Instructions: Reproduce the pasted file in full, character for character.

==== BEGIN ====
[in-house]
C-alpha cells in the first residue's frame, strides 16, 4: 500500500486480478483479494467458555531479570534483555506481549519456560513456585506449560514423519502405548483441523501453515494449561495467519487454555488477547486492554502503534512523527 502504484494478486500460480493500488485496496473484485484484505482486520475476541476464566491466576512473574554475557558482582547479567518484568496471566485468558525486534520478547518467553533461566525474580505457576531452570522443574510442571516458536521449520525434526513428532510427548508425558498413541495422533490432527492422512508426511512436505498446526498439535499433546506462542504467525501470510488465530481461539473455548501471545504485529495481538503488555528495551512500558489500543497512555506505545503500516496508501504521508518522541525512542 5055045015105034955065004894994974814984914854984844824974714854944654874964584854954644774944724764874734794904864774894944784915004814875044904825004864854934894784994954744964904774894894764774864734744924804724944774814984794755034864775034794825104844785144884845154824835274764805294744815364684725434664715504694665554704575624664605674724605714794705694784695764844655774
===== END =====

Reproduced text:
[in-house]
C-alpha cells in the first residue's frame, strides 16, 4: 500500500486480478483479494467458555531479570534483555506481549519456560513456585506449560514423519502405548483441523501453515494449561495467519487454555488477547486492554502503534512523527 502504484494478486500460480493500488485496496473484485484484505482486520475476541476464566491466576512473574554475557558482582547479567518484568496471566485468558525486534520478547518467553533461566525474580505457576531452570522443574510442571516458536521449520525434526513428532510427548508425558498413541495422533490432527492422512508426511512436505498446526498439535499433546506462542504467525501470510488465530481461539473455548501471545504485529495481538503488555528495551512500558489500543497512555506505545503500516496508501504521508518522541525512542 5055045015105034955065004894994974814984914854984844824974714854944654874964584854954644774944724764874734794904864774894944784915004814875044904825004864854934894784994954744964904774894894764774864734744924804724944774814984794755034864775034794825104844785144884845154824835274764805294744815364684725434664715504694665554704575624664605674724605714794705694784695764844655774